Handling Client Interruptions [video]

How do you deal with interruptions?

In my last video I talked about keeping an interruption log to get a good idea of what interrupts you during your workday and how often. Today I’d like to talk about one source of those interruptions – your clients.

Of course, your clients are important to you, and you want to be as responsive as possible, but that doesn’t mean that just because a client sends an email or a text or calls you on the phone that you should interrupt what you’re already working on – probably for another client – to answer them.

So how do you provide great service to clients without letting yourself be constantly interrupted? It’s all about setting expectations.

Start by creating a communications policy that works for you. It may even help to put that communications policy in writing. What is the best way for clients to contact you? When can they expect to receive a response? Are there certain times that are off-limits? Who should they contact for specific questions (billing, etc,)?

Discuss your communications policy with clients at the initial consultation. Remind them that if you were in a meeting with them, or you were working on their case, they wouldn’t like it if you stopped what you were doing to answer another client’s call or email. Tell them that you will give your full attention to their matter when you are working on it, and that means that you set aside specific times to respond to email and return phone calls so that you can give those responses your full attention as well.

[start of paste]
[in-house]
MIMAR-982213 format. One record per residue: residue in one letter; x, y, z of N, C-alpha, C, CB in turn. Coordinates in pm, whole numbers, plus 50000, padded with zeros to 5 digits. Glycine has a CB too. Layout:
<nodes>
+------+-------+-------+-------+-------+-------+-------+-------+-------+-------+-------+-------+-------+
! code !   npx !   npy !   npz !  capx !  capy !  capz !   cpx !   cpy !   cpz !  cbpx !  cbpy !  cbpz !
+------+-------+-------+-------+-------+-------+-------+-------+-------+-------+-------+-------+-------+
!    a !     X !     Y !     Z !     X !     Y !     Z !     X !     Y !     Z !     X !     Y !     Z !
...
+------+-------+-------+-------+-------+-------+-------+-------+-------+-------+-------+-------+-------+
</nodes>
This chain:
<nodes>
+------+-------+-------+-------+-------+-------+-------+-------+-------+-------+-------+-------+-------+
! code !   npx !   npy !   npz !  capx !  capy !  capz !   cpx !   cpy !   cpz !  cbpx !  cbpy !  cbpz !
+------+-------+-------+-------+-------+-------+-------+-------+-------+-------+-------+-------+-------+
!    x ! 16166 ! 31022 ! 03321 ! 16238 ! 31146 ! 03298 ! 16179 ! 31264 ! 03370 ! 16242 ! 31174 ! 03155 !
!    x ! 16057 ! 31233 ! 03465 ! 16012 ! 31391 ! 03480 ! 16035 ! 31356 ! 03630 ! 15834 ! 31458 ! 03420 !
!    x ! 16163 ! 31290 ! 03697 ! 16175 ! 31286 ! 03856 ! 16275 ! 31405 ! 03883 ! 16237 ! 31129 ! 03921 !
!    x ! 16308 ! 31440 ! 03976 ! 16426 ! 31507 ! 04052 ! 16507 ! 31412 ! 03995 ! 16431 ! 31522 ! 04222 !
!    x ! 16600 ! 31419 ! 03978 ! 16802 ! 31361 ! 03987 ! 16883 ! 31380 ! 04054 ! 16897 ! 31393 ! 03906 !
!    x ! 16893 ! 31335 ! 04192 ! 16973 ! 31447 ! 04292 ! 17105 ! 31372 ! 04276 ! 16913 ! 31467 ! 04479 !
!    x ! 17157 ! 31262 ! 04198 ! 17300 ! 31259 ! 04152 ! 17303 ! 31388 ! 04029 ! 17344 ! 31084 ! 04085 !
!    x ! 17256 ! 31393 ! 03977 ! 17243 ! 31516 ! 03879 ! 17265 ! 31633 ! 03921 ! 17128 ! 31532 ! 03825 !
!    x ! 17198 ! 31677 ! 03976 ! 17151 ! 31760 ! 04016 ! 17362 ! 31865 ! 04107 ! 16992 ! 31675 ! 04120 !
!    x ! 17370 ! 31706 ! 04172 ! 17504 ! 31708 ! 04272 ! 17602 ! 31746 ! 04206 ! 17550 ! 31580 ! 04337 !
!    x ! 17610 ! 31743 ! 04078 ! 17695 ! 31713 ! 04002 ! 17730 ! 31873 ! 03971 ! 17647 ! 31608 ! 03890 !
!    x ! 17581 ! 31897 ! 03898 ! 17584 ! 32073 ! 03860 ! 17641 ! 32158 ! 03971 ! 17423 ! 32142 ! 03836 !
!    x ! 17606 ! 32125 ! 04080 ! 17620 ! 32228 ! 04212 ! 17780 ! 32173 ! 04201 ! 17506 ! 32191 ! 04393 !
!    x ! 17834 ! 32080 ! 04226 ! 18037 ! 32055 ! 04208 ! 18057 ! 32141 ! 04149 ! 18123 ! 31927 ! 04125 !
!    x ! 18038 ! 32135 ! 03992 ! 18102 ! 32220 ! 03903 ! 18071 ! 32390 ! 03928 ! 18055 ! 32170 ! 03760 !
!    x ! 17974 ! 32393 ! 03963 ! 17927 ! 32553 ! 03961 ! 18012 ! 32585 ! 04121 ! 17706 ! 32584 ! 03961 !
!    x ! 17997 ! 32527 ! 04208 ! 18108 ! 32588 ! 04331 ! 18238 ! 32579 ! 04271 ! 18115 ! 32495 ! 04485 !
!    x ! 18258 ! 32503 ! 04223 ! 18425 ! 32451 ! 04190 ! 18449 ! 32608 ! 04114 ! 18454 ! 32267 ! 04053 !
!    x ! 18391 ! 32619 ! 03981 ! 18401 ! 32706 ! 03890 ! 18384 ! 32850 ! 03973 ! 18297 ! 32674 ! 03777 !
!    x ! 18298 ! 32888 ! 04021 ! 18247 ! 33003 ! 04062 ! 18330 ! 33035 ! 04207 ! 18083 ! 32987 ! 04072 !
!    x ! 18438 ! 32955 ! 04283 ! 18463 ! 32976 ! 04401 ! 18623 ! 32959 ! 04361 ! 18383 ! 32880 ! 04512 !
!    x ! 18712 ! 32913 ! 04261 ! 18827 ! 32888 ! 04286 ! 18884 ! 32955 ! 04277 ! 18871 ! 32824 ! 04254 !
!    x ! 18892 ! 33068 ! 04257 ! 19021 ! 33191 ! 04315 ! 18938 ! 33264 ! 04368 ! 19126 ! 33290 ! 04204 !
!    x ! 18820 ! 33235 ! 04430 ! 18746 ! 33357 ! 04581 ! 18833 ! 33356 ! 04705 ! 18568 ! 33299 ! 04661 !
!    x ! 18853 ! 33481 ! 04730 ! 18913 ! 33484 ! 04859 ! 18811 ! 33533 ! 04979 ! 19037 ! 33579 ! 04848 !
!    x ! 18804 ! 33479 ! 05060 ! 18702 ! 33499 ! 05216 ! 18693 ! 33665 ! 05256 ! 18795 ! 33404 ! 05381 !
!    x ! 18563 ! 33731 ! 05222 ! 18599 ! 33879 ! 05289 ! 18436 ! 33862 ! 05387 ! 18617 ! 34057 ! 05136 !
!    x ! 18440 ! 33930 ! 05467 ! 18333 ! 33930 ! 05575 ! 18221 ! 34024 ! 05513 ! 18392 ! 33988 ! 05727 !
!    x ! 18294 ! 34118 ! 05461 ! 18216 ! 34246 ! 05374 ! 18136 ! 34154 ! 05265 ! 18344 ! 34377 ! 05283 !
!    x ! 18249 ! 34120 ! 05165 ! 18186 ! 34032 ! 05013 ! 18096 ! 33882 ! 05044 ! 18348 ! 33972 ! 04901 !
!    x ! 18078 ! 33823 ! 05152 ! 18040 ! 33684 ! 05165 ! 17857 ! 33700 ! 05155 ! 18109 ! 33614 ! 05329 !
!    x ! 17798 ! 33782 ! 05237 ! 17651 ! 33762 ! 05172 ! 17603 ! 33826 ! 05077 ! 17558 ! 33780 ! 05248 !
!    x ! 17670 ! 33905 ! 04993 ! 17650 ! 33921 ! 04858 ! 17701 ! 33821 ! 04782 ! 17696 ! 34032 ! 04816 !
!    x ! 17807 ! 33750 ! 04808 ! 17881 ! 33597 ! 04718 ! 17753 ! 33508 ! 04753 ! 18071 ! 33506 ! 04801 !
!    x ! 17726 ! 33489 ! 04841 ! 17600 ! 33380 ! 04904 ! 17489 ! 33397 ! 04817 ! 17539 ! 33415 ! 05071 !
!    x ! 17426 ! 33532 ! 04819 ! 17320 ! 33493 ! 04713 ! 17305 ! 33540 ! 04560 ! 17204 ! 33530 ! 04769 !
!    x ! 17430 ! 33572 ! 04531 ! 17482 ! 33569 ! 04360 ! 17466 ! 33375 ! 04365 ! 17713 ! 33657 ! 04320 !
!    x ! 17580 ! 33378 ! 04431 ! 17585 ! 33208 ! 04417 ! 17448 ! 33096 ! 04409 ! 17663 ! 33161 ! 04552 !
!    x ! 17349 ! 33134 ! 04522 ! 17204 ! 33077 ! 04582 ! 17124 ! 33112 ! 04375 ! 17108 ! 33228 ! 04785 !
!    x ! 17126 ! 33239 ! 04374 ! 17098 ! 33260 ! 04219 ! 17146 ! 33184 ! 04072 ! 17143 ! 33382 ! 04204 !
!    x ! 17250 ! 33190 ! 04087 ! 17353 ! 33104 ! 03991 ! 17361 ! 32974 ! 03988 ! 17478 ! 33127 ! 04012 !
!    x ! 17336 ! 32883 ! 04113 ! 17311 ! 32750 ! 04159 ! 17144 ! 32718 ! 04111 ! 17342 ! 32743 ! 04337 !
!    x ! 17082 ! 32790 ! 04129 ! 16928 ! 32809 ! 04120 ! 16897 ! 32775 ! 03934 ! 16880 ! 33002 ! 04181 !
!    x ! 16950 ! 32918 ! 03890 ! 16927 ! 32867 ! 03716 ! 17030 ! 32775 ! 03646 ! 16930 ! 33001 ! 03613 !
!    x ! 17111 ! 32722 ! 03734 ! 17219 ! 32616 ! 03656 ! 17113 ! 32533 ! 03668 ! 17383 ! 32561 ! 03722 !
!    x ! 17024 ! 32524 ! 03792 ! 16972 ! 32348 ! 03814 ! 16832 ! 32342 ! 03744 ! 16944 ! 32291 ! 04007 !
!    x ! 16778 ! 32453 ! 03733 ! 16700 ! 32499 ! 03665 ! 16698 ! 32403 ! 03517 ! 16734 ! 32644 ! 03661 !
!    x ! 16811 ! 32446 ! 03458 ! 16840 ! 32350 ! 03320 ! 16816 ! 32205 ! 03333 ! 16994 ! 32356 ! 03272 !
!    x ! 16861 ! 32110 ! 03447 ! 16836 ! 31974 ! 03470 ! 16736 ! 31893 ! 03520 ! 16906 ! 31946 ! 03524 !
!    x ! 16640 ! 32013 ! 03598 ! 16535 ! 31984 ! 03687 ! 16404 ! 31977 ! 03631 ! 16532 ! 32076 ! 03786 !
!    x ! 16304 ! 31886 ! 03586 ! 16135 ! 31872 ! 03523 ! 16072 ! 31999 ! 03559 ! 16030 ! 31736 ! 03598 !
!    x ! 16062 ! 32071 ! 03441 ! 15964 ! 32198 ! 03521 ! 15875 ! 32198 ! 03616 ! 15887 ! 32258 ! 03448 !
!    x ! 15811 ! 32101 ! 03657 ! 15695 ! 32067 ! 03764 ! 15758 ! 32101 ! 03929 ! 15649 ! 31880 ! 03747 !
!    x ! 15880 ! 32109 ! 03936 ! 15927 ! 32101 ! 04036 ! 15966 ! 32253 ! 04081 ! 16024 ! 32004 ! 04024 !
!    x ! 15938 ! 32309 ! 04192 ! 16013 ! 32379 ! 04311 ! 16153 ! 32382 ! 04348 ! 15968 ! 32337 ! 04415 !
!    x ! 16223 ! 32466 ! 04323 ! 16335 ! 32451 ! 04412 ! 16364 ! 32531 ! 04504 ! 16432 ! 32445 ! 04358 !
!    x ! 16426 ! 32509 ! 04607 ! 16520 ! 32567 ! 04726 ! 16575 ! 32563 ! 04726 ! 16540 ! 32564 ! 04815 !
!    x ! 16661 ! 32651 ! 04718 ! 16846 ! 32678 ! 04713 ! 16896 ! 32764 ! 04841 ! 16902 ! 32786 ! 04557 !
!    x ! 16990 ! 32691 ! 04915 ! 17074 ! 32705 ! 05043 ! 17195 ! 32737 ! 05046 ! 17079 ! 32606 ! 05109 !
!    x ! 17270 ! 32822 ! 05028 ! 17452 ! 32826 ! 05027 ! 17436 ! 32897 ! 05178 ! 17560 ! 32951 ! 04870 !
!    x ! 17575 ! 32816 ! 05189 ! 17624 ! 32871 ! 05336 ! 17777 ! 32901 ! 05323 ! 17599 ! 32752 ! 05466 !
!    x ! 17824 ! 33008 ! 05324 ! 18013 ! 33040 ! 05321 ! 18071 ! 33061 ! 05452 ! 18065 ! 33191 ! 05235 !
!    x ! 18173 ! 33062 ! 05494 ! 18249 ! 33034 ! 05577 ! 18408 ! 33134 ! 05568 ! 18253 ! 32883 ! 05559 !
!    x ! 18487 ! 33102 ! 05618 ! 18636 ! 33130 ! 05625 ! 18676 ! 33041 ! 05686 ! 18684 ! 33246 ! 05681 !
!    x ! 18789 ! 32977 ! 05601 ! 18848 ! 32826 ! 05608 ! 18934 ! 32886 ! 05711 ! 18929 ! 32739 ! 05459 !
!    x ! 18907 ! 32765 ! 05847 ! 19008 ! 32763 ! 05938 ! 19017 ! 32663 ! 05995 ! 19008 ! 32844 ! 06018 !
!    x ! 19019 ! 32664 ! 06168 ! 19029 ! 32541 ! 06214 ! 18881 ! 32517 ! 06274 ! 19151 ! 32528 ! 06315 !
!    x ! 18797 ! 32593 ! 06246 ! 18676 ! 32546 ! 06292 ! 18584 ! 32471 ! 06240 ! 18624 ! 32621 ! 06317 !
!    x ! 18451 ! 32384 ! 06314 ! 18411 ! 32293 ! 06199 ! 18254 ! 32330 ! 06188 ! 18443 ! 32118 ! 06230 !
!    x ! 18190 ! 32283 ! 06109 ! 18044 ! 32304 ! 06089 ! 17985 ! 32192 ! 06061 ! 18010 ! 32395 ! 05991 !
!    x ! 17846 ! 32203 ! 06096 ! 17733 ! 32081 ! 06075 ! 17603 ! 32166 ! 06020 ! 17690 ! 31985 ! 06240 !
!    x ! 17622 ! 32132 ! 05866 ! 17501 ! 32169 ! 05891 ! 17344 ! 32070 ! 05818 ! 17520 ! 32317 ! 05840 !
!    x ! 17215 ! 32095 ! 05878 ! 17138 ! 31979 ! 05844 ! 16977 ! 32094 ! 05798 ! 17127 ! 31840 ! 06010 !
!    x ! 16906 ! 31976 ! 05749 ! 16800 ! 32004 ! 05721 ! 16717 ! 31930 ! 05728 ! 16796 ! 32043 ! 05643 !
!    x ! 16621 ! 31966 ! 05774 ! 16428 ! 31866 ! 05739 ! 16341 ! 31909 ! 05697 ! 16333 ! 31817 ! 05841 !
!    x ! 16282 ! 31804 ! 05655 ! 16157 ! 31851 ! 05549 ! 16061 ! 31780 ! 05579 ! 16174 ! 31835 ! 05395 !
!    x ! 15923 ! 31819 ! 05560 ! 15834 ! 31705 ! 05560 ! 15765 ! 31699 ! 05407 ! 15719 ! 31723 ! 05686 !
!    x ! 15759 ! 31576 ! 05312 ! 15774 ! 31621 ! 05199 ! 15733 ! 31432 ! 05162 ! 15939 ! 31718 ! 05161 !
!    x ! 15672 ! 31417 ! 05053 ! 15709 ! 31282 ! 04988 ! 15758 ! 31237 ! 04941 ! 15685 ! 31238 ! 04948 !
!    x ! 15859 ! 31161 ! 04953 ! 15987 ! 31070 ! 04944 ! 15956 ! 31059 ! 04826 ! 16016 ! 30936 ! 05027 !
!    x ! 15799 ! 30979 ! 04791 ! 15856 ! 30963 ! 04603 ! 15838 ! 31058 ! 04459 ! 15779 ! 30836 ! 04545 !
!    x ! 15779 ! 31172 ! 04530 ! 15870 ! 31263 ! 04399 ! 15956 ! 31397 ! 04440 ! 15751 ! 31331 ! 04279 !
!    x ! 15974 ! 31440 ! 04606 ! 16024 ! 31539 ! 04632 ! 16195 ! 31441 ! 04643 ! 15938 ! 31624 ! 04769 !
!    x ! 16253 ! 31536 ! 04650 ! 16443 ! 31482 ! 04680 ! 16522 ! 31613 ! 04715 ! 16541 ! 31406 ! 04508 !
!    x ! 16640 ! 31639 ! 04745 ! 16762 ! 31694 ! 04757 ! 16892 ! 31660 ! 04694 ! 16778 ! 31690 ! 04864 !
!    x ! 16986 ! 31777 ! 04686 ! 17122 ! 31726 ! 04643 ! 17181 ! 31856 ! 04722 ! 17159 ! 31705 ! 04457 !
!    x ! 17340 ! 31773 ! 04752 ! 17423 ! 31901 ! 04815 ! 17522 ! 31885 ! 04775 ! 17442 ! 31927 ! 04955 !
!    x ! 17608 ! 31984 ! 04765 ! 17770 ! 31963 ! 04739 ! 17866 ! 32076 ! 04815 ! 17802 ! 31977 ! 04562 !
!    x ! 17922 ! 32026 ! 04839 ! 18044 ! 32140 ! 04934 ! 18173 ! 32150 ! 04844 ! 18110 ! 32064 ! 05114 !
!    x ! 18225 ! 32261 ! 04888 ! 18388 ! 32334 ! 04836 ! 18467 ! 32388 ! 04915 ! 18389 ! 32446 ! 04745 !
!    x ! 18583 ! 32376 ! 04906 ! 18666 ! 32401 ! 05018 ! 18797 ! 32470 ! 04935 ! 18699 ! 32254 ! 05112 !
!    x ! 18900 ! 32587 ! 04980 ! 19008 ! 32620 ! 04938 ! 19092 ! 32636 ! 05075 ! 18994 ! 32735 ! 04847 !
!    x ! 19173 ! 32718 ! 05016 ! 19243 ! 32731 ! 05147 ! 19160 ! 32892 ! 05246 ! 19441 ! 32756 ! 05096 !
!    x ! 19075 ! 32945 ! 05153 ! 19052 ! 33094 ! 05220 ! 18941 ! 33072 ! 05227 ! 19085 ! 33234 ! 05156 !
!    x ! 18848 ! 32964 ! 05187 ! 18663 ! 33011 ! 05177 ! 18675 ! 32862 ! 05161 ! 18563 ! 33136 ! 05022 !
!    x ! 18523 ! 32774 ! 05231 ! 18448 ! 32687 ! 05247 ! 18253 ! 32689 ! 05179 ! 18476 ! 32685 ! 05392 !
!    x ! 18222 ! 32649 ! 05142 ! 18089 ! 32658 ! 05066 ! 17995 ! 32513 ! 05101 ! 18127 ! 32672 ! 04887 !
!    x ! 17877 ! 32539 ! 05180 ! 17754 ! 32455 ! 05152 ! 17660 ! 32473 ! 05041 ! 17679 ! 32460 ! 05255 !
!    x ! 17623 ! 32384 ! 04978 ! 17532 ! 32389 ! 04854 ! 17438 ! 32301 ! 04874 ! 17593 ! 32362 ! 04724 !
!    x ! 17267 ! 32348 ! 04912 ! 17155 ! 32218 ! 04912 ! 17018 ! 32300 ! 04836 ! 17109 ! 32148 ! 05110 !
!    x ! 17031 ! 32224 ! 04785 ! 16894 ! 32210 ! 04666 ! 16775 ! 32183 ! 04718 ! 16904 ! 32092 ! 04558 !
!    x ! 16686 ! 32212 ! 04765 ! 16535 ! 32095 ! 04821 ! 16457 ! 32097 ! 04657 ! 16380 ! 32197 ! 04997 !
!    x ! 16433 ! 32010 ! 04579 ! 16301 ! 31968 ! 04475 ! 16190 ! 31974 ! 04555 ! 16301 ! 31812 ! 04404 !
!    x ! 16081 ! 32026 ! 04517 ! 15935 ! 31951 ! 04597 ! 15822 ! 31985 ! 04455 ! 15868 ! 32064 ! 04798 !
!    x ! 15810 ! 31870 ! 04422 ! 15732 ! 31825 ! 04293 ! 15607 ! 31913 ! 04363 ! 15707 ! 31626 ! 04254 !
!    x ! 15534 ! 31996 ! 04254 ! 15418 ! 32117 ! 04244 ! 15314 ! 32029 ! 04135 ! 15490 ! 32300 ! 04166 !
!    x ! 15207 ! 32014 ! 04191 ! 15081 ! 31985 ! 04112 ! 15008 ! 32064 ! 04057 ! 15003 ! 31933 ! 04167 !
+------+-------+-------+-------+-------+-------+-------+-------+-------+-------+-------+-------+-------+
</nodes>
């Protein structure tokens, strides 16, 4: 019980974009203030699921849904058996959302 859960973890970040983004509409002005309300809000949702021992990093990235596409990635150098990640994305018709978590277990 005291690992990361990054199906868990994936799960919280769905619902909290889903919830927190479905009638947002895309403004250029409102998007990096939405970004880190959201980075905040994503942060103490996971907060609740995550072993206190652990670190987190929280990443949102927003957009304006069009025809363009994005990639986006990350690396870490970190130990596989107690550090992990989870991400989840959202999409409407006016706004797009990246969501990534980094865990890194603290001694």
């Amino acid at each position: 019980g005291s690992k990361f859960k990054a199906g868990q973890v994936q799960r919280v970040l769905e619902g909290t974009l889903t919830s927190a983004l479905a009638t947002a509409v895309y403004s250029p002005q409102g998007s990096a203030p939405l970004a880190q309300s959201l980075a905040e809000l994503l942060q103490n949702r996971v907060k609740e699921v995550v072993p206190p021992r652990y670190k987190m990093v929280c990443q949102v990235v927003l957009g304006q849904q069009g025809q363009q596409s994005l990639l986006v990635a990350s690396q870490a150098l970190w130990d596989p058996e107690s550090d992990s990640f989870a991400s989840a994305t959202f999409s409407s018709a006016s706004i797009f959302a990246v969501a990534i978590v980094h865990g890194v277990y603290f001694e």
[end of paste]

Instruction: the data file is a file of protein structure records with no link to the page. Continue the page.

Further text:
When you set expectations up front with clients, it reduces their anxiety. If they know that they will receive a response from you at a specific time or before the end of the business day, the client is less likely to make multiple calls or send email after email.

Want help creating your communications policy or dealing with interruptions in your firm? Contact me.

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